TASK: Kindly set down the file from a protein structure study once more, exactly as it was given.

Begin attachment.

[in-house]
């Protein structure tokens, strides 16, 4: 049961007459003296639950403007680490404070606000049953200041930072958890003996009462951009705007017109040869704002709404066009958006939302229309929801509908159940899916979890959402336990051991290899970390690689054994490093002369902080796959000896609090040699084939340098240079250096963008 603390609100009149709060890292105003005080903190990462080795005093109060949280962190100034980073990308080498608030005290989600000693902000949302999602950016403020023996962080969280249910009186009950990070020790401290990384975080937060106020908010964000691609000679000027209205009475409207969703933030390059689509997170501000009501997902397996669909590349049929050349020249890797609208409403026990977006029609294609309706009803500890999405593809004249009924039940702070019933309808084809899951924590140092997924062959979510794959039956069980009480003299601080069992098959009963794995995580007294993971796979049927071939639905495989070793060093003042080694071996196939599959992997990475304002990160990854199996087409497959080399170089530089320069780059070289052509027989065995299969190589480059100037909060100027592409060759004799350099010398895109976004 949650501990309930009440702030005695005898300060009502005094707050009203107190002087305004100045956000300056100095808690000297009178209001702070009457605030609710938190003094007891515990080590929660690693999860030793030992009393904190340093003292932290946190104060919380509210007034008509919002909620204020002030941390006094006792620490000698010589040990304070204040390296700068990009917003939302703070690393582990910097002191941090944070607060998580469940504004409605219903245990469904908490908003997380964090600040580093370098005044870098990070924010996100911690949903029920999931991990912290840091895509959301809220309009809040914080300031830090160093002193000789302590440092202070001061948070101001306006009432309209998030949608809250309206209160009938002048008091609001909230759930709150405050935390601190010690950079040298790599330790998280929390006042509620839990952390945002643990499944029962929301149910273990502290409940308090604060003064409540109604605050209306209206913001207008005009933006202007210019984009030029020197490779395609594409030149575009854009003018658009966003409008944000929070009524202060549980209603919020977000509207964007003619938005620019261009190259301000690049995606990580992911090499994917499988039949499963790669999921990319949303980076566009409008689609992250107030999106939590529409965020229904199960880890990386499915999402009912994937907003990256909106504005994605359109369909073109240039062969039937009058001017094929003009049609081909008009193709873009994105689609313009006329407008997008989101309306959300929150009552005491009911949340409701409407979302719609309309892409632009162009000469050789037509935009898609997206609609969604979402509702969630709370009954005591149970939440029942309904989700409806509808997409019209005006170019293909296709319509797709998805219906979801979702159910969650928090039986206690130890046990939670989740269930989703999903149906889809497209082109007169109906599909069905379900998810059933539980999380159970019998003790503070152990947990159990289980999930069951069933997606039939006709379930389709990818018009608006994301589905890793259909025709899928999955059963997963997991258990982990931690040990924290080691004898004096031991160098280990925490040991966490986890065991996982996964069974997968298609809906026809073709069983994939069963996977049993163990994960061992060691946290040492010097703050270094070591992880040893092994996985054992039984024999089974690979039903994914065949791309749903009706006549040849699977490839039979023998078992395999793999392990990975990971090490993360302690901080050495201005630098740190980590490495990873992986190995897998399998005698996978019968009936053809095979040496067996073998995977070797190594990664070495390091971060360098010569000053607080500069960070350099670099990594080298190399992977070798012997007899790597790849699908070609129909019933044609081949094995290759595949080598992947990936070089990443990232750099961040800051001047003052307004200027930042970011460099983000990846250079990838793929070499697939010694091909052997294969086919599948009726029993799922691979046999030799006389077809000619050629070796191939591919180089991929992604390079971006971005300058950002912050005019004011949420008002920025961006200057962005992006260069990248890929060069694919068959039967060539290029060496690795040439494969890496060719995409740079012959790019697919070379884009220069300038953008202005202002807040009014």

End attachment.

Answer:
[in-house]
């Protein structure tokens, strides 16, 4: 049961007459003296639950403007680490404070606000049953200041930072958890003996009462951009705007017109040869704002709404066009958006939302229309929801509908159940899916979890959402336990051991290899970390690689054994490093002369902080796959000896609090040699084939340098240079250096963008 603390609100009149709060890292105003005080903190990462080795005093109060949280962190100034980073990308080498608030005290989600000693902000949302999602950016403020023996962080969280249910009186009950990070020790401290990384975080937060106020908010964000691609000679000027209205009475409207969703933030390059689509997170501000009501997902397996669909590349049929050349020249890797609208409403026990977006029609294609309706009803500890999405593809004249009924039940702070019933309808084809899951924590140092997924062959979510794959039956069980009480003299601080069992098959009963794995995580007294993971796979049927071939639905495989070793060093003042080694071996196939599959992997990475304002990160990854199996087409497959080399170089530089320069780059070289052509027989065995299969190589480059100037909060100027592409060759004799350099010398895109976004 949650501990309930009440702030005695005898300060009502005094707050009203107190002087305004100045956000300056100095808690000297009178209001702070009457605030609710938190003094007891515990080590929660690693999860030793030992009393904190340093003292932290946190104060919380509210007034008509919002909620204020002030941390006094006792620490000698010589040990304070204040390296700068990009917003939302703070690393582990910097002191941090944070607060998580469940504004409605219903245990469904908490908003997380964090600040580093370098005044870098990070924010996100911690949903029920999931991990912290840091895509959301809220309009809040914080300031830090160093002193000789302590440092202070001061948070101001306006009432309209998030949608809250309206209160009938002048008091609001909230759930709150405050935390601190010690950079040298790599330790998280929390006042509620839990952390945002643990499944029962929301149910273990502290409940308090604060003064409540109604605050209306209206913001207008005009933006202007210019984009030029020197490779395609594409030149575009854009003018658009966003409008944000929070009524202060549980209603919020977000509207964007003619938005620019261009190259301000690049995606990580992911090499994917499988039949499963790669999921990319949303980076566009409008689609992250107030999106939590529409965020229904199960880890990386499915999402009912994937907003990256909106504005994605359109369909073109240039062969039937009058001017094929003009049609081909008009193709873009994105689609313009006329407008997008989101309306959300929150009552005491009911949340409701409407979302719609309309892409632009162009000469050789037509935009898609997206609609969604979402509702969630709370009954005591149970939440029942309904989700409806509808997409019209005006170019293909296709319509797709998805219906979801979702159910969650928090039986206690130890046990939670989740269930989703999903149906889809497209082109007169109906599909069905379900998810059933539980999380159970019998003790503070152990947990159990289980999930069951069933997606039939006709379930389709990818018009608006994301589905890793259909025709899928999955059963997963997991258990982990931690040990924290080691004898004096031991160098280990925490040991966490986890065991996982996964069974997968298609809906026809073709069983994939069963996977049993163990994960061992060691946290040492010097703050270094070591992880040893092994996985054992039984024999089974690979039903994914065949791309749903009706006549040849699977490839039979023998078992395999793999392990990975990971090490993360302690901080050495201005630098740190980590490495990873992986190995897998399998005698996978019968009936053809095979040496067996073998995977070797190594990664070495390091971060360098010569000053607080500069960070350099670099990594080298190399992977070798012997007899790597790849699908070609129909019933044609081949094995290759595949080598992947990936070089990443990232750099961040800051001047003052307004200027930042970011460099983000990846250079990838793929070499697939010694091909052997294969086919599948009726029993799922691979046999030799006389077809000619050629070796191939591919180089991929992604390079971006971005300058950002912050005019004011949420008002920025961006200057962005992006260069990248890929060069694919068959039967060539290029060496690795040439494969890496060719995409740079012959790019697919070379884009220069300038953008202005202002807040009014």